- NC State Extension, Community & Rural Development Program – Hannah Dankbar (project coordinator), Becky Bowen (content contributor), Dr. Susan Jakes (content contributor), Joanna Massey Lelekacs (formerly with NC Extension; former grant PI; presently at the North Carolina Botanical Garden)
- NC State University, Department of Agricultural and Resource Economics – Marne Coit (content contributor)
- Virginia Cooperative Extension – Eric Bendfeldt (project coordinator, content contributor), Dr. Karen Vines (project coordinator), Dr. Kim Niewolny (project partner), Joyce Latimer (project partner), Peter Callan (content contributor), Subrato Kuri (summer project assistant), Brad Clinehens (online curriculum development and IT), and Cyndi Marston (curriculum curator and review).
- Clemson Cooperative Extension – Dr. Dave Lamie (project partner, content contributor), Kelly Flynn (program coordination, video production), Bob Mcanally and Bob Schuster (video filming), Kayla Rutherford (video editing).
- Kentucky Extension, Department of Agricultural Economics – Dr. Timothy Woods (content contributor)
- NC Agricultural & Technical State University – Dr. Kenrett Jefferson-Moore (project partner)
- Colorado State University – Dr. Rebecca Hill (content contributor), Dr. Becca Jablonski (content contributor)
- Center for Environmental Farming Systems, NC State University – Abbey Piner (content contributor), Dr. Rebecca Dunning (content contributor), Shorlette Ammons (content contributor), Tessa Thraves (content contributor)
- Farmers – Bender Produce Farms, Jeff Bender (content contributor); Open Door Farms, Jillian Mickens (content contributor)
- On the Farm Radio – Jeff Ishee (content contributor)
- Carolina Farm Stewardship Association – Aaron Newton (content contributor)
- NC Farm Bureau Federation – Debbie Hamrick (content contributor)
- NC State University, College of Agriculture and Life Sciences Communication – Julie Hayworth-Perman (marketing plan support), Kenneth Ellzey (video editing)
- McKimmon Center for Extension & Continuing Education – Chip Futrell (LMS access and course registration support)
The Overview of Local Food Systems Online Training Certificate program is designed to enhance understanding of systems approaches and provide concrete tools to support application of newly gained knowledge and better informed decision-making, thereby maximizing intended societal, economic, and environmental impacts of local food systems development and minimizing unintended consequences.
The certificate training program utilizes a transdisciplinary approach to encourage participant’s critical thinking about local food system development, share solid research and successful community-based projects, and highlight other resource materials and human resources.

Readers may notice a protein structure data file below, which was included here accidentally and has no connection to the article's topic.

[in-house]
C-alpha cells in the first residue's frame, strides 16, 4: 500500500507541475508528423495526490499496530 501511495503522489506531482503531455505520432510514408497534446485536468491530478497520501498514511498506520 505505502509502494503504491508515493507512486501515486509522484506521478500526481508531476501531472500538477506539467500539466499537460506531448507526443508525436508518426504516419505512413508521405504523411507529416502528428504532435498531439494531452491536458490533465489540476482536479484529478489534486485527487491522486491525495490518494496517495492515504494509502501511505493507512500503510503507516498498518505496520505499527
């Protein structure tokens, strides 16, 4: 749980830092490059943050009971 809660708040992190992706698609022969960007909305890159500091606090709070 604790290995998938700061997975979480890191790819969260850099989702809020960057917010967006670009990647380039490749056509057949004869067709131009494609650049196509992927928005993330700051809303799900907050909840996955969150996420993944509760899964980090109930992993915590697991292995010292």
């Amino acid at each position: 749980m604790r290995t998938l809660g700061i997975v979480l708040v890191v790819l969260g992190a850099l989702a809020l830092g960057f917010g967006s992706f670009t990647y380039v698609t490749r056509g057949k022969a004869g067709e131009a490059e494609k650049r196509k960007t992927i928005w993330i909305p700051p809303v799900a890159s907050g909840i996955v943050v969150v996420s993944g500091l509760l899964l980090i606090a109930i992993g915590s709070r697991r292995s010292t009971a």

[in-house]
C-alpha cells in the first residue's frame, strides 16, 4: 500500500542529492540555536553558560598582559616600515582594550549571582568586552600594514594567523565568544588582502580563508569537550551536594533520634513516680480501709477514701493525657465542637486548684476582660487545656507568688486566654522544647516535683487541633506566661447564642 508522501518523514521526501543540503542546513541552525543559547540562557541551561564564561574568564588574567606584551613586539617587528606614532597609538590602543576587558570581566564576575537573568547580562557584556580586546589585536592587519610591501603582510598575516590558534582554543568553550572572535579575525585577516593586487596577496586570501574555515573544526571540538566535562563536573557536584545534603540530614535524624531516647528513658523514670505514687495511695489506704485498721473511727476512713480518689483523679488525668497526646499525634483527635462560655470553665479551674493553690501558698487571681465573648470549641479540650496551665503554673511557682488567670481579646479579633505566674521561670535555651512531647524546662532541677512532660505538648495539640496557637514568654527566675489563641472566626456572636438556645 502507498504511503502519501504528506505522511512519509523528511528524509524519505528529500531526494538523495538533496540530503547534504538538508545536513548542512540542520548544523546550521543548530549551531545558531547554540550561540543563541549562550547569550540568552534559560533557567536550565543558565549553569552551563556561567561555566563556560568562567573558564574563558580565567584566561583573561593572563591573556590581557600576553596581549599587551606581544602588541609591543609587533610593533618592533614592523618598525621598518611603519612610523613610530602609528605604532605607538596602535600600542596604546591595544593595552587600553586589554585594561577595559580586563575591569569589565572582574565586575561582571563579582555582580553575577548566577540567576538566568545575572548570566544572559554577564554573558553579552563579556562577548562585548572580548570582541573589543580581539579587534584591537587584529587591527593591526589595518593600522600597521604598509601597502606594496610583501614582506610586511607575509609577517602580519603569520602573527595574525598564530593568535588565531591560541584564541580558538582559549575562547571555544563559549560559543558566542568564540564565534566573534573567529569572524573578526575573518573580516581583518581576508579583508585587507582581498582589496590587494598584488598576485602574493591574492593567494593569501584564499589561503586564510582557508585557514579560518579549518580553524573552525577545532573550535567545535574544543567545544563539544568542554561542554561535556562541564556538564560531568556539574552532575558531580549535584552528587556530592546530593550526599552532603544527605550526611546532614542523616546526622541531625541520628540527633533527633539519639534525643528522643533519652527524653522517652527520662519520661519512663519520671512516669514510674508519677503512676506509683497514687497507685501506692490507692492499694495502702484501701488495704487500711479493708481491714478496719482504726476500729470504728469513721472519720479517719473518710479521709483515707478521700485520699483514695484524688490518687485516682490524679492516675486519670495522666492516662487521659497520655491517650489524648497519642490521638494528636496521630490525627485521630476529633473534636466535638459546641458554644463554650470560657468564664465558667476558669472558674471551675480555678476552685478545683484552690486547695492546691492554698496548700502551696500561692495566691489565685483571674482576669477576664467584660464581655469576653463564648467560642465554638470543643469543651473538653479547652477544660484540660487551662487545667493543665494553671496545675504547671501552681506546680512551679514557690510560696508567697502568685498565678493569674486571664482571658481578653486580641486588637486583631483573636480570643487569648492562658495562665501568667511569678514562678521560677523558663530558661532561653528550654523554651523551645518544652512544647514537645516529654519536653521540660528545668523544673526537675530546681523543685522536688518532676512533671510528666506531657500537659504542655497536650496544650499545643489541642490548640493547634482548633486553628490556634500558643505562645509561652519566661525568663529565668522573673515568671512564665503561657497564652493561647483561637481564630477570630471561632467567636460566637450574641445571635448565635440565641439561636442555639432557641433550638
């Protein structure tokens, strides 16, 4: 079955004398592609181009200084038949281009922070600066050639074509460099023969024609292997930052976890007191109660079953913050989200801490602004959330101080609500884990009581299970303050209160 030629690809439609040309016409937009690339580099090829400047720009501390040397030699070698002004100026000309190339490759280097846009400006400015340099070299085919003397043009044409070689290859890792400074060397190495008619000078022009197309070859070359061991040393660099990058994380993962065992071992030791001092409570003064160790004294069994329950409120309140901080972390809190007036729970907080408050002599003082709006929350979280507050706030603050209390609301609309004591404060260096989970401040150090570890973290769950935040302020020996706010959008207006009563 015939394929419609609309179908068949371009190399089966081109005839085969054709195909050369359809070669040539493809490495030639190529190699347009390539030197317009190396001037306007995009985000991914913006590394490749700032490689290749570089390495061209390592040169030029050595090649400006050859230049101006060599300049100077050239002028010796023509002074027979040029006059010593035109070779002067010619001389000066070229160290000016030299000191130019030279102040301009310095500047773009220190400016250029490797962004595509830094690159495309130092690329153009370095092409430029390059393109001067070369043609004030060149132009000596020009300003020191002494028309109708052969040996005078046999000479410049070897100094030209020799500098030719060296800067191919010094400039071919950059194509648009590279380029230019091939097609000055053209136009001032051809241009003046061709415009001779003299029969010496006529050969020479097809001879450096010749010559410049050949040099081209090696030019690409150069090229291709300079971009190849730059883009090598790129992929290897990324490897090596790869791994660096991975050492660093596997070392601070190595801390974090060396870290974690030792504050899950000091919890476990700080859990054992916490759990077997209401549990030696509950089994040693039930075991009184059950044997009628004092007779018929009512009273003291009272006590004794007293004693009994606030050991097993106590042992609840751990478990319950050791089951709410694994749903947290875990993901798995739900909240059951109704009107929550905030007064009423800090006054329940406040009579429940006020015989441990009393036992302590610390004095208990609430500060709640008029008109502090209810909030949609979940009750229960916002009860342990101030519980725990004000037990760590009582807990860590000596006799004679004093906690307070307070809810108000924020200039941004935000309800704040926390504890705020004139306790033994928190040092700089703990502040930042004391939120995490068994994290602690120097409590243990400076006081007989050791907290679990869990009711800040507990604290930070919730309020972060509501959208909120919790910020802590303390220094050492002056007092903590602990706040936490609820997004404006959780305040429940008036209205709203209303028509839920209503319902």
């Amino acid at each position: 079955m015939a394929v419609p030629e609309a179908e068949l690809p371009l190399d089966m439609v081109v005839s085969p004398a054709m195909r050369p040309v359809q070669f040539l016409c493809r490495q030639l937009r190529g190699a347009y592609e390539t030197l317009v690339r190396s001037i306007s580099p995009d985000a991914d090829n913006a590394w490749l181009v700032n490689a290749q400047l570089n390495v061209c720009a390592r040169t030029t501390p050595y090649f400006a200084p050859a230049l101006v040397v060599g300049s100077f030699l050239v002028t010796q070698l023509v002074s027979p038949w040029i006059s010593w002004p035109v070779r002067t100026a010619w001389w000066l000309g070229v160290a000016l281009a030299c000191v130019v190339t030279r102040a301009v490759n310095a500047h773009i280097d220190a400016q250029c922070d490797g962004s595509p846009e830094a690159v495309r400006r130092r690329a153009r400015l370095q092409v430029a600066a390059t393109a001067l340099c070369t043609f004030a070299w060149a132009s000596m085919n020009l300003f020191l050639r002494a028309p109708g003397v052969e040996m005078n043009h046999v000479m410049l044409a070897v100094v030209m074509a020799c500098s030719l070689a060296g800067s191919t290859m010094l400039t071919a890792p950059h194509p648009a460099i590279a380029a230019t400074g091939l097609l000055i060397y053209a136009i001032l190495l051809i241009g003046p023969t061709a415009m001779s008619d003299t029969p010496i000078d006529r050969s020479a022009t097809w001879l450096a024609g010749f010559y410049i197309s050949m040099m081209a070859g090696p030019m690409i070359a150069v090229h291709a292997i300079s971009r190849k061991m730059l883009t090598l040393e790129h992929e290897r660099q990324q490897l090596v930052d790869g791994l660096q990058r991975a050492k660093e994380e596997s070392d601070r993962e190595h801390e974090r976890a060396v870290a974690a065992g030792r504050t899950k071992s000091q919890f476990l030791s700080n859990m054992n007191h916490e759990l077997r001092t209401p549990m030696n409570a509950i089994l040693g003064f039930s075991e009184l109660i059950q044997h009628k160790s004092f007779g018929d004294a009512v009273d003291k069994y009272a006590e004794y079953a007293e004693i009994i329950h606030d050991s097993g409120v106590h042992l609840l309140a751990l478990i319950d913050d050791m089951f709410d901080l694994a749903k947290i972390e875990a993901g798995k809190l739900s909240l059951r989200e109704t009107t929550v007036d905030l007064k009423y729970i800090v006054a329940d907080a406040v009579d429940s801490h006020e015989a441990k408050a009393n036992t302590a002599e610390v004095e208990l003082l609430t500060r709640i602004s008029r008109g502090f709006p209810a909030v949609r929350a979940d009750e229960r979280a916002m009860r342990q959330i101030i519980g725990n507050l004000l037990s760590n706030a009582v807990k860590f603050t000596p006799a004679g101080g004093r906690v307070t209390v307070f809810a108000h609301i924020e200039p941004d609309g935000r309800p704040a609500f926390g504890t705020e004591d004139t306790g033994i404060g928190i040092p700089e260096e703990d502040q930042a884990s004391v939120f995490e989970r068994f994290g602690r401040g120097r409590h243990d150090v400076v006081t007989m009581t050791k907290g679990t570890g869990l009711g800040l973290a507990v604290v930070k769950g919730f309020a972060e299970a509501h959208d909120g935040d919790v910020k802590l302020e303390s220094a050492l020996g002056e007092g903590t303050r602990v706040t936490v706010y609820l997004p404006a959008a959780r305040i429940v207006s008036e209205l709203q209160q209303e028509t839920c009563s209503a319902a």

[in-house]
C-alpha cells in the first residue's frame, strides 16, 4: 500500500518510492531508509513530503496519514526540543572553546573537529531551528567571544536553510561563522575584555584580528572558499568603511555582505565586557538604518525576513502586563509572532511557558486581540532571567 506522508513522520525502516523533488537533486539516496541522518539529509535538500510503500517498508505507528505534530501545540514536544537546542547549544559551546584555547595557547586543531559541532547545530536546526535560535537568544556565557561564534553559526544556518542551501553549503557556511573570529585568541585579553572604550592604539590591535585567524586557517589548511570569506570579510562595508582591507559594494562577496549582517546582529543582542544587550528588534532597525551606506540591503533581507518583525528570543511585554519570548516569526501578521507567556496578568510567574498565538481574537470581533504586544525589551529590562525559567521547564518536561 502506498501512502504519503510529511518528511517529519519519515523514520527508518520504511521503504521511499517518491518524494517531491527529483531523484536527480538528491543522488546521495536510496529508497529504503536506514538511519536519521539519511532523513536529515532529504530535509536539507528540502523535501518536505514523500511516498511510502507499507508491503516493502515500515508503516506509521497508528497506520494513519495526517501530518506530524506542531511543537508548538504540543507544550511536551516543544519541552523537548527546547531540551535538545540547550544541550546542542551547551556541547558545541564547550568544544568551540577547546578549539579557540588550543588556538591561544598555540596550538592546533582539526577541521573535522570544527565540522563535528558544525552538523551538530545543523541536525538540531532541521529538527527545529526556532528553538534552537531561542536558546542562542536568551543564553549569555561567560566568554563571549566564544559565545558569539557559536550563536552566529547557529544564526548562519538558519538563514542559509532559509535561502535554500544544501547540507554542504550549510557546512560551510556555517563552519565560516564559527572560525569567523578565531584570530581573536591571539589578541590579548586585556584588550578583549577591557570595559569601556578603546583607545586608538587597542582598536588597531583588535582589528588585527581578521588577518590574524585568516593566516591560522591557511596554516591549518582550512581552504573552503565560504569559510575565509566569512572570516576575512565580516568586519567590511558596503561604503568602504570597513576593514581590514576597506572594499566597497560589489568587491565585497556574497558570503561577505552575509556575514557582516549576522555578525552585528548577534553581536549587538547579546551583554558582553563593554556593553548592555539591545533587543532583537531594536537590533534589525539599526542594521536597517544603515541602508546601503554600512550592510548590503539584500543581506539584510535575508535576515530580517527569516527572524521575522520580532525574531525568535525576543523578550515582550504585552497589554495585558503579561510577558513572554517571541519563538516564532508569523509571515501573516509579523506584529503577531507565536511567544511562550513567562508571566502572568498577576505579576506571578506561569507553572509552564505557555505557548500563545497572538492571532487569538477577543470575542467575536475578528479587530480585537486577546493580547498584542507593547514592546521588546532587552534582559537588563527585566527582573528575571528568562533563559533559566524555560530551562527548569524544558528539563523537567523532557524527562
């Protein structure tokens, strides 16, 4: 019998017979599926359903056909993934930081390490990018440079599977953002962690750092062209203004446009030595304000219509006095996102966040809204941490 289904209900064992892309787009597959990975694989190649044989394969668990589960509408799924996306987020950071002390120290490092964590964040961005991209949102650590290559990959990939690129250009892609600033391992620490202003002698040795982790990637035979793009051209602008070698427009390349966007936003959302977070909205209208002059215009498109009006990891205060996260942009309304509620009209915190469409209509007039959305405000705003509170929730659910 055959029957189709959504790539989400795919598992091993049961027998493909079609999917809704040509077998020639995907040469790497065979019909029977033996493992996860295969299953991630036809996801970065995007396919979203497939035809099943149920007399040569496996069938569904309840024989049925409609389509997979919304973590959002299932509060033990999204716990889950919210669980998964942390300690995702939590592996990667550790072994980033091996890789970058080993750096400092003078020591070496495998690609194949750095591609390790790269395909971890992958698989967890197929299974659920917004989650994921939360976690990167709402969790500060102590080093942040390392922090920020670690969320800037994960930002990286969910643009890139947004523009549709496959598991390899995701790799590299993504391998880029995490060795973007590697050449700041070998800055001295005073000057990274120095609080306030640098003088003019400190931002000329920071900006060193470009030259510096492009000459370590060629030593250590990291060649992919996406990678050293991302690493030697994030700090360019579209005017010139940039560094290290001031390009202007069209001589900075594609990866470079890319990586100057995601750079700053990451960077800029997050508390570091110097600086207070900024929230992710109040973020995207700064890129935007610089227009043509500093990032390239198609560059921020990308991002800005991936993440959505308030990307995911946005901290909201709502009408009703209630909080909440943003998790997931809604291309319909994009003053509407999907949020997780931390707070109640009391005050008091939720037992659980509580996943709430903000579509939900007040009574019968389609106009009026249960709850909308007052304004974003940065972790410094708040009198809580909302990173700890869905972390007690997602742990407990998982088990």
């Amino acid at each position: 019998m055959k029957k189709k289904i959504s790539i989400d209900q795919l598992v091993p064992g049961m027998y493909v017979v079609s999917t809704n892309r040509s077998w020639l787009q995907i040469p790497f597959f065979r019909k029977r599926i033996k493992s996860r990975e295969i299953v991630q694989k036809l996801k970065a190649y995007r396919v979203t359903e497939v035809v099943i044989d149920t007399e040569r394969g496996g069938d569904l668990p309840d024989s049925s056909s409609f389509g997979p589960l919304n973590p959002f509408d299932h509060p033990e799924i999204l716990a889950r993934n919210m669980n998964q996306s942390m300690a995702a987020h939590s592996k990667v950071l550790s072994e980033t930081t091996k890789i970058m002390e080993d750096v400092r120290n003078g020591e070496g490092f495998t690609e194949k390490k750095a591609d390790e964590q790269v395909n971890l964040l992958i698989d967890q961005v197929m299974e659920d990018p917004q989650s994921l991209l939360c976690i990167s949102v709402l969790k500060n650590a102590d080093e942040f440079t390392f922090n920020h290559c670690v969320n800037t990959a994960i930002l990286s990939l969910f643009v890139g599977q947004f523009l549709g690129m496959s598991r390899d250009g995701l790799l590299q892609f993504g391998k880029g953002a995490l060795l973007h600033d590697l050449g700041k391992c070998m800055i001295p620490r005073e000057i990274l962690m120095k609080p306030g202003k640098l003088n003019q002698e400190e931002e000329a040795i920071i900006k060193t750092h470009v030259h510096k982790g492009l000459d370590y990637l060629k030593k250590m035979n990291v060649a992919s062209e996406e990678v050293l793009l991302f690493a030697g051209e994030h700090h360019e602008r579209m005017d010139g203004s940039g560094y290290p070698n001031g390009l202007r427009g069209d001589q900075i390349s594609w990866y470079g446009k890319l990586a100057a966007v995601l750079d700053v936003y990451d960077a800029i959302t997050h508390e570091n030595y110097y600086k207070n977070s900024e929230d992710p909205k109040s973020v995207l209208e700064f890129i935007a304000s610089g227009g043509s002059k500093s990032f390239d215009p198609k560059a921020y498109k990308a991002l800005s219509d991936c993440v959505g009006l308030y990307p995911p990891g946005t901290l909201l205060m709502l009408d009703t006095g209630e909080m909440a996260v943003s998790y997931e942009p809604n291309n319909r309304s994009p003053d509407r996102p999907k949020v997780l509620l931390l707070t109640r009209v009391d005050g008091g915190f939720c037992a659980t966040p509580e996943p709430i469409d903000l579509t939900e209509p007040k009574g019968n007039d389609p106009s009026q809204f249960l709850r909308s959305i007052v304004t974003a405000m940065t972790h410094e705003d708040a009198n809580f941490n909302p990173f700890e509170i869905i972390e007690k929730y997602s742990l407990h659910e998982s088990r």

Education & Outreach Initiatives
The Overview of Local Food Systems online training certificate program is designed to provide a solid general foundation of knowledge about local food systems practice to local food systems educators and service providers.
The objectives of the Overview of Local Food Systems online training certificate program are for participants who completed the training to:
-- understand and be able to knowledgeably explain the benefits and challenges of localized food systems;
-- be able to assess and act on the key leverage points of making food systems change in their counties;
--be able to identify the structure and components of food systems; and
-- be able to effectively lead or facilitate a collaborative process aligning local food systems structures and components with agricultural and general community strengths for local food system expansion.
The pilot of the Overview of Local Food Systems online training certificate program was completed in late 2017. This pilot included the following five course topics:
- Introducing Local: Where We’ve Been and Where We’re Going;
- Food as a Common Denominator;
- The Bottom Line: Opportunities & Challenges of Local Food Systems;
- Value Chains: From Farm to Fork; and
- Understanding Regulatory Policy & Frameworks.
The pilot certificate program’s learning activities primarily included recordings and activities captured through the original face-to-face graduate course that was the precursor to the online training program. Based on pilot evaluation and feedback, in 2017-18 we revised and reframed the training program from five courses to three courses. In doing so, we reorganized course content and revised multiple activities to better serve the online format. This included re-doing content from the original face-to-face course in order to tailor it to the online learning experience. Each course offers an individual Certificate of Completion that highlights the tri-state partnership, and is managed by NC State University’s McKimmon Center for Extension & Continuing Education. We opened the revised course series for registrations in summer to winter 2018, and launched again in summer 2019. The revised certificate series is composed of the following three courses:
- Foundations in Local Food Systems Development
- Farm to Fork: Foundations in Local Food Supply & Value Chains
- The Bottom Line: Economic Realities & Other Considerations of Local Food Systems